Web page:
No screens under two
Shapiro's first tip is to hold off on all screentime for any child under the age of two, and that includes not only tablets, phones, and devices, but also TV and even electronic toys that light up. As he explains, babies "need to master their own human bodies before they master the technologies we've built to adapt to our biological shortcomings."
I agree with him, and yet, I don't. There's something not quite right about a picture of an infant with a pacifier in his mouth and a tablet in his hand. Manipulating a device is a process that infant brains probably shouldn't try to tackle just yet. Finding bellybuttons and learning to crawl is tough enough. But a more passive experience watching something on a TV or device isn't really that different from taking a baby to a puppet show or a live performance. I don't know where I'd be if I didn't have good old Laurie Berkner music videos and Baby Einstein to help calm a cranky baby in the dead of night. Cuddling up to soothing songs and cute puppets helped both of us get through a few rough nights.
Rethinking screen time limits
If there's one question that every parent grapples with, it's how much screen time is too much. But as Shapiro points out, parents need to stop looking for the quick fix answer and instead look at the issue in a different way. Instead of asking how much is too much, parents should ask how they can teach their children to find a healthy balance in their relationship to a screen.
Shapiro is spot on with this piece of advice. Many parents don't have much experience with video games, and they're both intimidated and overwhelmed by gaming as a result. Any time spent playing video games is a waste of time in the eyes of many parents, and there's a feeling of guilt when they do let their children play. But as Shapiro points out, there's a lot of learning going on, even in games that aren't expressly "educational," and we looked at five types of learning that he mentioned in a previous column. But what parents need to do is remember that video games are just another form of screen time. Yelling at a child to turn off the iPad or laptop looks a little hypocritical when that parent has one eye on his iPhone to check his Facebook status and play Candy Crush. What's important isn't the question of "to play or not to play"; it's teaching children that video games, and technology in general, are a part of life, with the key word being part. If parents can teach children how to balance it with all of life's other responsibilities, they'll raise responsible adults in the long run.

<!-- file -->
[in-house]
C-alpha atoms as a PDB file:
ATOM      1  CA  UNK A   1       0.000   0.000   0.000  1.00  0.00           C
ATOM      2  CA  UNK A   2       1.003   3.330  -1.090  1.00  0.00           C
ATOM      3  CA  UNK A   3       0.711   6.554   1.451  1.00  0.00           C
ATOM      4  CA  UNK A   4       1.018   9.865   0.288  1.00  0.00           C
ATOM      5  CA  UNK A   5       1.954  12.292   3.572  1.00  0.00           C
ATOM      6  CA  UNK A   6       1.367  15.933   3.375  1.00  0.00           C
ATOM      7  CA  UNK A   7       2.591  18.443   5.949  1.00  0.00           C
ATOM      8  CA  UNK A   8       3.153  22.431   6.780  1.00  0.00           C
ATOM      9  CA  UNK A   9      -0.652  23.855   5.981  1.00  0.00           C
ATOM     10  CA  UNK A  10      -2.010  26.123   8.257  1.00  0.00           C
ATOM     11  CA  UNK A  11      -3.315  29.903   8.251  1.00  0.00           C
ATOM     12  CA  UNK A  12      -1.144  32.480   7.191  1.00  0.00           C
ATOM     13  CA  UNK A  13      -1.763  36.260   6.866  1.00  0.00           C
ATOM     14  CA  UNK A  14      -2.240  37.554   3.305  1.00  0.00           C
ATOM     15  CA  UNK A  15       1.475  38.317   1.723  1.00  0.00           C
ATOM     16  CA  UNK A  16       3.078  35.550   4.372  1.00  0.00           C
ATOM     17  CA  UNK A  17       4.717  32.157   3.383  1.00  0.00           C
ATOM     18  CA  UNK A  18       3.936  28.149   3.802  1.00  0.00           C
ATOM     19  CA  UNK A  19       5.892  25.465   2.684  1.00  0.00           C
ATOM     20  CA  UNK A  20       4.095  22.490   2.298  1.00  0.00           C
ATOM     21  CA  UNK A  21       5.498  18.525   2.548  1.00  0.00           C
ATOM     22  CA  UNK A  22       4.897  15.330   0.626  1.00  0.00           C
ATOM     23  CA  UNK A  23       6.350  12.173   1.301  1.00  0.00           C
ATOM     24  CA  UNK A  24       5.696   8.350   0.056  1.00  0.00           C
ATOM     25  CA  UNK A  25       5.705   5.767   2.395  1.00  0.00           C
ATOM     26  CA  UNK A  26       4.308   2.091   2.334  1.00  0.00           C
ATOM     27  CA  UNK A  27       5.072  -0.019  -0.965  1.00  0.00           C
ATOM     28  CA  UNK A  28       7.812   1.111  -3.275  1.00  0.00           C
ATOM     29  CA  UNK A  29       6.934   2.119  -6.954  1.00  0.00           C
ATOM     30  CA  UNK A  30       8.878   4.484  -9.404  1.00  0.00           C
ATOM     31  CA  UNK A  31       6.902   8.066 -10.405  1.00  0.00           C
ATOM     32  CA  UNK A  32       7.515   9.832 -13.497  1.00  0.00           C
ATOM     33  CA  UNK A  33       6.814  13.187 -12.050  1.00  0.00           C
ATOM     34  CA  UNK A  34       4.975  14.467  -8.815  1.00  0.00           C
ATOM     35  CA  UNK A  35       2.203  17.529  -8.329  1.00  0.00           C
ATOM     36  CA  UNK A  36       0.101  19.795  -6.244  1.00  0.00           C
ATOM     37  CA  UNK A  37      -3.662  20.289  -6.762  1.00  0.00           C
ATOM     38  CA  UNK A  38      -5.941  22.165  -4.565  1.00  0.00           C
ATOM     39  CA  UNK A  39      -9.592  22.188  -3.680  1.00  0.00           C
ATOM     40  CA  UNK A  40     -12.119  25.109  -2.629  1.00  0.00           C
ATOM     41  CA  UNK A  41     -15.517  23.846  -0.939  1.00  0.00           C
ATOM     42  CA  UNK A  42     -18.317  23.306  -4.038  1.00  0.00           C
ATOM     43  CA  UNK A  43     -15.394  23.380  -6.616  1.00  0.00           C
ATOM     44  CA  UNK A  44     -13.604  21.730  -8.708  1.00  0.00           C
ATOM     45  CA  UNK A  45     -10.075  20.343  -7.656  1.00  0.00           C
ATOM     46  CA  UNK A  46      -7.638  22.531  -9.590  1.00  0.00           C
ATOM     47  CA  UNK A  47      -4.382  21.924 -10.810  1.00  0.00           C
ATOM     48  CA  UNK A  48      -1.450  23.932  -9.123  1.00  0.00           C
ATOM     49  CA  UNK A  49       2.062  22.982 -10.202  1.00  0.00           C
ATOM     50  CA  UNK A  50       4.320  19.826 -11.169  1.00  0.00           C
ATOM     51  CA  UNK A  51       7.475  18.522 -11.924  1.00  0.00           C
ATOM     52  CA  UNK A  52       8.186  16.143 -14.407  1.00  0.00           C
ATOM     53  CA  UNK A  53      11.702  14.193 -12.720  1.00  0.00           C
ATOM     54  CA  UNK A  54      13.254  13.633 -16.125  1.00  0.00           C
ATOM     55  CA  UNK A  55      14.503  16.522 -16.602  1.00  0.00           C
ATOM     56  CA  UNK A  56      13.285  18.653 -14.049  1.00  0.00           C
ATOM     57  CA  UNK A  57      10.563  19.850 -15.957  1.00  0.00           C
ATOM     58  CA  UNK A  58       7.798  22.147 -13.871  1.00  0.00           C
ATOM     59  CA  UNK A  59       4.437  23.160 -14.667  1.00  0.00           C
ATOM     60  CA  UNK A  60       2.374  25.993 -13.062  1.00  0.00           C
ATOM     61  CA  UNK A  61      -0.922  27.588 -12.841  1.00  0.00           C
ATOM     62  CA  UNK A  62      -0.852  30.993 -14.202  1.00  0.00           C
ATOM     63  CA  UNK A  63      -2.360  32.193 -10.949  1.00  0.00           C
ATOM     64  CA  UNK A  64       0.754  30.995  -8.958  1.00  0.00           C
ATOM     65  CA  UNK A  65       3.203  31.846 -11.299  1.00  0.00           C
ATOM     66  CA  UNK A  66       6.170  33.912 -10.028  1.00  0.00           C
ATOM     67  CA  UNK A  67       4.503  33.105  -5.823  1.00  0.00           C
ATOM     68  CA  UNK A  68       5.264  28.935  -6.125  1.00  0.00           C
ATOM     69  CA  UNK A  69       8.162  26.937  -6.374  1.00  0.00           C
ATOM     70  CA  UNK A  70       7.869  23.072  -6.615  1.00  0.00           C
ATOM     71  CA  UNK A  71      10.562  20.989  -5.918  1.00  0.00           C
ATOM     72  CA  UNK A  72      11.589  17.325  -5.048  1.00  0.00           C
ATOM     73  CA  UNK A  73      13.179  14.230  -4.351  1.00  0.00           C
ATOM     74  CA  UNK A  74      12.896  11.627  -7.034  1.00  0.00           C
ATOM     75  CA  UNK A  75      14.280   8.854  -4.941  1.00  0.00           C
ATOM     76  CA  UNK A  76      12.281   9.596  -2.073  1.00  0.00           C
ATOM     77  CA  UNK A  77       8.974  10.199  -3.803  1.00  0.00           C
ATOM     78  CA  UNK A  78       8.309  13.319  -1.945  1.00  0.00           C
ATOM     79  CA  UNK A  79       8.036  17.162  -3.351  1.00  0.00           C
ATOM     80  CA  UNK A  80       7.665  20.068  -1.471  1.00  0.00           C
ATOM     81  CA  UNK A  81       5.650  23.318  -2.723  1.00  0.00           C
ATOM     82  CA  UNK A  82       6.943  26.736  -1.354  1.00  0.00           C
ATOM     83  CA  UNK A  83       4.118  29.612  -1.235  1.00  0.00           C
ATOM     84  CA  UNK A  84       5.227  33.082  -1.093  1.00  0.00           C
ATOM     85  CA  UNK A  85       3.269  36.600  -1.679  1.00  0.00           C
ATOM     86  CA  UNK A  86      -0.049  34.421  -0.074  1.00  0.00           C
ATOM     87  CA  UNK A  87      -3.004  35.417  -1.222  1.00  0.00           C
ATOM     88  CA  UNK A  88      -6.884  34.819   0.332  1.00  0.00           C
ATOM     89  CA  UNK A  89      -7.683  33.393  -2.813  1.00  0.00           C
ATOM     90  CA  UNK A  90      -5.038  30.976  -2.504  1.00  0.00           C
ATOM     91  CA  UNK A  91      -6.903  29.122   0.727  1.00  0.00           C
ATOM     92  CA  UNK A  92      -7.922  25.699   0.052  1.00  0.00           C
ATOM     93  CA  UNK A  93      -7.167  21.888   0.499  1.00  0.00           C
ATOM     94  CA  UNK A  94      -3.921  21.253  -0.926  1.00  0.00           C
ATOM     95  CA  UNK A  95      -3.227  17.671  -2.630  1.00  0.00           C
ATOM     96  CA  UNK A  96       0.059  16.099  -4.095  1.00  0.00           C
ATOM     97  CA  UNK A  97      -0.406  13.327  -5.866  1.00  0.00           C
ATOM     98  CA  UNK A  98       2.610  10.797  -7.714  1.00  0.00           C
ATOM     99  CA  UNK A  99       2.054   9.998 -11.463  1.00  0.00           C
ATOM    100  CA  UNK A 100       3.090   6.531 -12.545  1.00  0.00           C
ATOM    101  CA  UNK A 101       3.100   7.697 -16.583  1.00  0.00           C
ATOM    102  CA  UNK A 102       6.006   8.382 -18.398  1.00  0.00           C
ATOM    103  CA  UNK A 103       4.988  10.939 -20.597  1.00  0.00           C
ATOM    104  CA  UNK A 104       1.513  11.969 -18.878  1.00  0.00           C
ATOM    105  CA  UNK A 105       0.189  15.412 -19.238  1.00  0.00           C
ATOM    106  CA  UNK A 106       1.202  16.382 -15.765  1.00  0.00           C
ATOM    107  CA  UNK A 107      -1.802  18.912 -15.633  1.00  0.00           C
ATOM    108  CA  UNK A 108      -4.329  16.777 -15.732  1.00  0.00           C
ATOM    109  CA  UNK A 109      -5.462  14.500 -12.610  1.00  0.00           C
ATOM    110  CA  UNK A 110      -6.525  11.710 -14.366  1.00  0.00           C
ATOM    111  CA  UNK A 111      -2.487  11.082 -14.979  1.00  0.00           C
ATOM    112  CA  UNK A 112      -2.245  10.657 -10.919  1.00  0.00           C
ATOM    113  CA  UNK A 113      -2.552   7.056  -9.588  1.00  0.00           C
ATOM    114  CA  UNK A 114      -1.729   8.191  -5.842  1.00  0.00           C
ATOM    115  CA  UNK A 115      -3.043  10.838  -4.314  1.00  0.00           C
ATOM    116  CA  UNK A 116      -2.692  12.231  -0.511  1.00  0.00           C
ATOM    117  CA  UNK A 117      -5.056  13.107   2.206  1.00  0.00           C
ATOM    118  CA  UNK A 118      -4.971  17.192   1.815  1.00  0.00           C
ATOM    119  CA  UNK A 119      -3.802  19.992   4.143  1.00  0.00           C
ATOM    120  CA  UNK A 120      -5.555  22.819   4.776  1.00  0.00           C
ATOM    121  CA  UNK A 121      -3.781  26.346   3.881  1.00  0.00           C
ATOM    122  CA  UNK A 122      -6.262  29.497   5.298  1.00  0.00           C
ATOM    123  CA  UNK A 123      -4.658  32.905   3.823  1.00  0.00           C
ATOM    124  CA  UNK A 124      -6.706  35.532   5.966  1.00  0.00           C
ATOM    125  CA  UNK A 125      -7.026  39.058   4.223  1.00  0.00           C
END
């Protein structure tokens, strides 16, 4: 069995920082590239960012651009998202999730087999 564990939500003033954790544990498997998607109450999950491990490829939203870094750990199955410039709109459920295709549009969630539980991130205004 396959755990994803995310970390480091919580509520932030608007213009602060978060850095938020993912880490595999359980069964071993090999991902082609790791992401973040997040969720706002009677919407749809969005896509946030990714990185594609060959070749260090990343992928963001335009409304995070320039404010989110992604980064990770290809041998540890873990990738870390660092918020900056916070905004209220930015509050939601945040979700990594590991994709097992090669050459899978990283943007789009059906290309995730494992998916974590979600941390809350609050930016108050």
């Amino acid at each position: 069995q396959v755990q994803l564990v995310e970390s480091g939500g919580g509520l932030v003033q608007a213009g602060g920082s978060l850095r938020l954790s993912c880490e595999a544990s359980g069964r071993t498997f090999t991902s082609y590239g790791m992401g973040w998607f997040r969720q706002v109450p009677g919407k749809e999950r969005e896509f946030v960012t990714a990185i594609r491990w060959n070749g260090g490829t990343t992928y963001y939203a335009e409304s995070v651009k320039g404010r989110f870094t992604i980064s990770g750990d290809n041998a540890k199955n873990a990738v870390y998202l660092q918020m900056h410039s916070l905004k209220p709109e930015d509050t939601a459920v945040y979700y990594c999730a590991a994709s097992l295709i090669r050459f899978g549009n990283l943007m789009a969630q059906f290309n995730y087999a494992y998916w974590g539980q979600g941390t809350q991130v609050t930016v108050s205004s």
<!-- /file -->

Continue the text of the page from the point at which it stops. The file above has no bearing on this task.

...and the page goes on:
Play with your kids
Of the three tips that Shapiro cites, this one is the most important -- and the one most overlooked by many parents. On the surface, sharing game time together helps parents keep up to speed on what their children are doing when they're gaming. But there's much more to it than that. Video games provide opportunities for "teachable moments." Children learn problem solving skills from emulating your actions in-game. They learn sportsmanship from watching you compete in games. They learn how to deal with frustration and failure by watching your reactions. And what they learn from gaming with their parents will carry over into the real world.
At the same time, children need time to play video games alone. As Shapiro rightly points out, children today rarely have the luxury of going outside to play without some sort of adult supervision. We live in a society where kids are no longer allowed to wander far from home out of an exaggerated fear for safety, where a solo trip on a subway train becomes a point of controversy. So the only place where children can explore on their own and have those mini-adventures is in a virtual world.
As Shapiro puts it:
They need to get their hands dirty. They need to touch the world of interactive storytelling. And they need to learn how to fit into that world -- representative of a future way of processing, thinking and relating -- on their own terms.
Jordan Shapiro's article is a must read for every parent who is raising a child in this age of technology because he has a realistic view of the place video games have in life. They're not to be feared; rather, they provide opportunities for storytelling, entertainment, and even learning. They are one part of the puzzle that comprises our lives, and his advice is invaluable if parents are to properly fit that puzzle piece into the larger picture.The MMO Family column is devoted to common issues with families and gaming. Every other week, Karen looks at current trends and ways to balance family life and play. She also shares her impressions of MMO titles to highlight which ones are child-friendly and which ones offer great gaming experiences for young and old alike. You are welcome to send feedback or Wonka Bars to email@example.com.